Dr. Black reported that Dr. Steinwachs will leave the Department academically sound, with a transparent and equitable governance structure, several newly- recruited faculty, and a faculty who express a high degree of job satisfaction. Dr. Steinwachs' leadership was applauded by all segments of the Department. While the Review Committee did not explore the financial status of the Department in any detail, the Department presently is solvent although it may face future financial uncertainty.
A determination of the future thrust of the Department is important and will affect the direction of the search for the new chair. While the Department is large and has diverse areas of scholarship, the Review Committee concluded that one of two areas could be the principal focus of the Department: health services research, which presently is the Department's "center of gravity"; or policy and practice with an emphasis on program implementation and evaluation, an area in which the Department would need to grow. While the Department is now organized into three "faculties," with the departure of the Faculty of Social and Behavioral Sciences, the new chair will need to determine not only the scholarly directions of the Department, but also how to best organize and possibly integrate the remaining two faculties.
The Review Committee made three formal recommendations; that the Department should remain intact, that Dr. Steinwachs' leadership and management style be recognized; and that the new chair of the Department should be sought. The new chair should have high stature and visibility, manage and support the interests of a diverse faculty, and, most critically, develop a strategic direction for the future of the Department. Dr. Peters added that gaps in policy and practice leadership have been identified nationally.
Dr. Steinwachs commented that the Department welcomes the Report of the Review Committee, noting that broad interests in "policy" are evident across the faculty. The Department expects to expand its practice activities, in particular with the part-time DrPH program and related practitioner faculty. He noted that the Department will need to rethink its organization, which presently is built around its three doctoral programs.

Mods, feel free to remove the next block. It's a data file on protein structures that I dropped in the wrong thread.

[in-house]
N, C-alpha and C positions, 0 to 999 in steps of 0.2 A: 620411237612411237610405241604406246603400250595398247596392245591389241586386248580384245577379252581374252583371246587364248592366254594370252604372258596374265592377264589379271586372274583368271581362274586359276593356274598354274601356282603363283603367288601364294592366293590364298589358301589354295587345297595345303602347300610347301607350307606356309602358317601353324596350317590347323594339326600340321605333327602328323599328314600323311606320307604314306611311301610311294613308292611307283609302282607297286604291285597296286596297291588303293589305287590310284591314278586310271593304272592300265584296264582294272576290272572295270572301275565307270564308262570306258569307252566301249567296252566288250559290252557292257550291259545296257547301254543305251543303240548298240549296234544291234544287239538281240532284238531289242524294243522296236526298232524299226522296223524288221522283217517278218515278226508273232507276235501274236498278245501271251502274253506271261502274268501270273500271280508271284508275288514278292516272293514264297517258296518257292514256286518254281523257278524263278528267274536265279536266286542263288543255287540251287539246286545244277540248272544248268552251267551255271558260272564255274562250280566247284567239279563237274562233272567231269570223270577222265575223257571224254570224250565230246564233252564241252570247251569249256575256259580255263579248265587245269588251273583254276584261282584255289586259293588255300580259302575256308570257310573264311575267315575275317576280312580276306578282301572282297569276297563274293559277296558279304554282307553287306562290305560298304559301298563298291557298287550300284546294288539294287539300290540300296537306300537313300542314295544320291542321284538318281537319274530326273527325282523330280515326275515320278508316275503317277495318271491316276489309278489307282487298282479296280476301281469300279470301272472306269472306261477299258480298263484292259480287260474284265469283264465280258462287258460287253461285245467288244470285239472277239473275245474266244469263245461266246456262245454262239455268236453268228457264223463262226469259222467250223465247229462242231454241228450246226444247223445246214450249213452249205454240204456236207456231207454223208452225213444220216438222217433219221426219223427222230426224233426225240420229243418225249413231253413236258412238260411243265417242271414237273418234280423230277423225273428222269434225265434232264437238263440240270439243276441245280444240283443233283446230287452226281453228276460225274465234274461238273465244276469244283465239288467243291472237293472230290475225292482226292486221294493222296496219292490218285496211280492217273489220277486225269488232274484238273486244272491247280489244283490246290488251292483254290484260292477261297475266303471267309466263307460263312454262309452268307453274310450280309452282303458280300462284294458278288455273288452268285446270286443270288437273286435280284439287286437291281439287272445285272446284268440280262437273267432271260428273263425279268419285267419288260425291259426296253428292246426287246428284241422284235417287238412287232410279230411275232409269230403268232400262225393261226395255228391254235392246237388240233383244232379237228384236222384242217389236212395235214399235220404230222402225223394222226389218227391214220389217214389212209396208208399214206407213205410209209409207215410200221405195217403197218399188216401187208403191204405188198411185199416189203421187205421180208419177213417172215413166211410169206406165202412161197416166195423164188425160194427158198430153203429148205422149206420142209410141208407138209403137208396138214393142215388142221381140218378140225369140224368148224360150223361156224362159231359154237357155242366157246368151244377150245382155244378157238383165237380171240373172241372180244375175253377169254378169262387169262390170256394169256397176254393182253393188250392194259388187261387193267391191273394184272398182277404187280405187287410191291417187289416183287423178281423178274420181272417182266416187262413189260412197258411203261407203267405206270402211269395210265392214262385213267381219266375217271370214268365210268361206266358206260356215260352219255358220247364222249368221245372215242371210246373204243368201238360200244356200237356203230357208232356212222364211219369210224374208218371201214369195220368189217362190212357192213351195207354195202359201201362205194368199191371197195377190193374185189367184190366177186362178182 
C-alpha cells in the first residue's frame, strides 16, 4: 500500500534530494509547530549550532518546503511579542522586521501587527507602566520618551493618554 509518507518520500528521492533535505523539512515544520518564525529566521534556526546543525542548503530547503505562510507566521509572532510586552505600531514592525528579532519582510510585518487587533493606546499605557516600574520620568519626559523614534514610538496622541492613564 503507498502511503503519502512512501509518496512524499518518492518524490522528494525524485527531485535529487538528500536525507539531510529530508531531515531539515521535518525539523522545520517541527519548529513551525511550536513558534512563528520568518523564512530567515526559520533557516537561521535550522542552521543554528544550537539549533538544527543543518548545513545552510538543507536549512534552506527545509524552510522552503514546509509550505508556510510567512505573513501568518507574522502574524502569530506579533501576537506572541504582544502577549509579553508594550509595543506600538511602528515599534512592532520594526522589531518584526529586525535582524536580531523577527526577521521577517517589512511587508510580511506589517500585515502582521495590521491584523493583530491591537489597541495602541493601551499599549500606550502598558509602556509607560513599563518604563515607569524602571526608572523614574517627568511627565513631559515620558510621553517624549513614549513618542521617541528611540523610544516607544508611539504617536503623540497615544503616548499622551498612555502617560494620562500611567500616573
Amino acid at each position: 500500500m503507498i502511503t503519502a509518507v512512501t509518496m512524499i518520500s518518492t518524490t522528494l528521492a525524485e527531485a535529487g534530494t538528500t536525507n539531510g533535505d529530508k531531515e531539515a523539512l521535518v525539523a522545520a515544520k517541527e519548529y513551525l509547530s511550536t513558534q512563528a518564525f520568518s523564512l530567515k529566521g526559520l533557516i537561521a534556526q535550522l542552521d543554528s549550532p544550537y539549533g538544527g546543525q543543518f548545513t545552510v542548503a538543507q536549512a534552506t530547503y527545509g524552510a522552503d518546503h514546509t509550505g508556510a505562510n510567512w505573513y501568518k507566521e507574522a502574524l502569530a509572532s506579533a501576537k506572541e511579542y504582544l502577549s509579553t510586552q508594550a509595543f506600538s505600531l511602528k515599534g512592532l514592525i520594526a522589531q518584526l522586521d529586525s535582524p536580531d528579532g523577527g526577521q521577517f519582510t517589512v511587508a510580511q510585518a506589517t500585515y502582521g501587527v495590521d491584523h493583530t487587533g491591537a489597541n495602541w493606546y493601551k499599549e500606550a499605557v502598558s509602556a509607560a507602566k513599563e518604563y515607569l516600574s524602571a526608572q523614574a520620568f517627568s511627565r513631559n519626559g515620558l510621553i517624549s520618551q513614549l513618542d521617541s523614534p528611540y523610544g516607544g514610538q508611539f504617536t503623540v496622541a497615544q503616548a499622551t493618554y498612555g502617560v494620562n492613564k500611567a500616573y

Dr. Black then updated the Advisory Board on the status of the Chair search. Advertisements have been place and a number of candidate visits are being scheduled, among them both internal and external candidates. The candidate list is very strong and Dr. Black hopes that the final selection will be expeditious.
The Advisory Board thanked Dr. Black and the members of the Committee for their careful assessment of the Department at this critical juncture.
Follow-up to the Department of Mental Health Review Report
Dr. Eaton, chair of the Department of Mental Health, reviewed the recommendations of the 2003 Report of the Committee to Review the Department of Mental Health. He noted that the size of the faculty has increased modestly, and that the Department's funding has grown and is increasingly diversified. Course offerings designed for broader audiences have been expanded, including a new internet-base course. Enrollment is approximately the same but the number of applicants has increased, enabling the Department to be more selective. The MHS program is being strengthened through the identification of a faculty coordinator, improved integration with certificate programs, and developing organized internships. The Department has tried to streamline a number of processes for students, including developing a common syllabus format for their courses. The Mental Health Summer Institute has had two years of experience and is still a "work in progress."
Dr. Eaton then described the research activities and populations of the Department. Among its goals are to develop more cohort-based populations in partnership with colleagues throughout Hopkins. The Department has identified several areas where it would like to expand, including primary mental health care outreach, and midlife interventions. The long-term vision of the Department is to take a population-based life-course approach to its research in epidemiology and public health interventions. This vision will guide improved curricular offerings; filing gaps in research; partnerships with the Department of Behavior and Health and other departments; and a gradual increase in faculty size through careful hiring.
In response to a question from Provost Knapp, Dr. Eaton remarked that the Department works with other groups within the University, particularly in School-based interventions, but that coordination could be improved. Drs. Knapp and Sommer thanked Dr. Eaton for his comprehensive assessment of the state of the Department.
Request from the Department of Population and Family Health Sciences for a tenure-track position
Dr. Blum reviewed his request for a junior tenure-track faculty position in the demography of aging. The position will be jointly recruited with and supported by the Center for Aging and Health.
There being no further business, the meeting was adjourned at 4:50 p.m.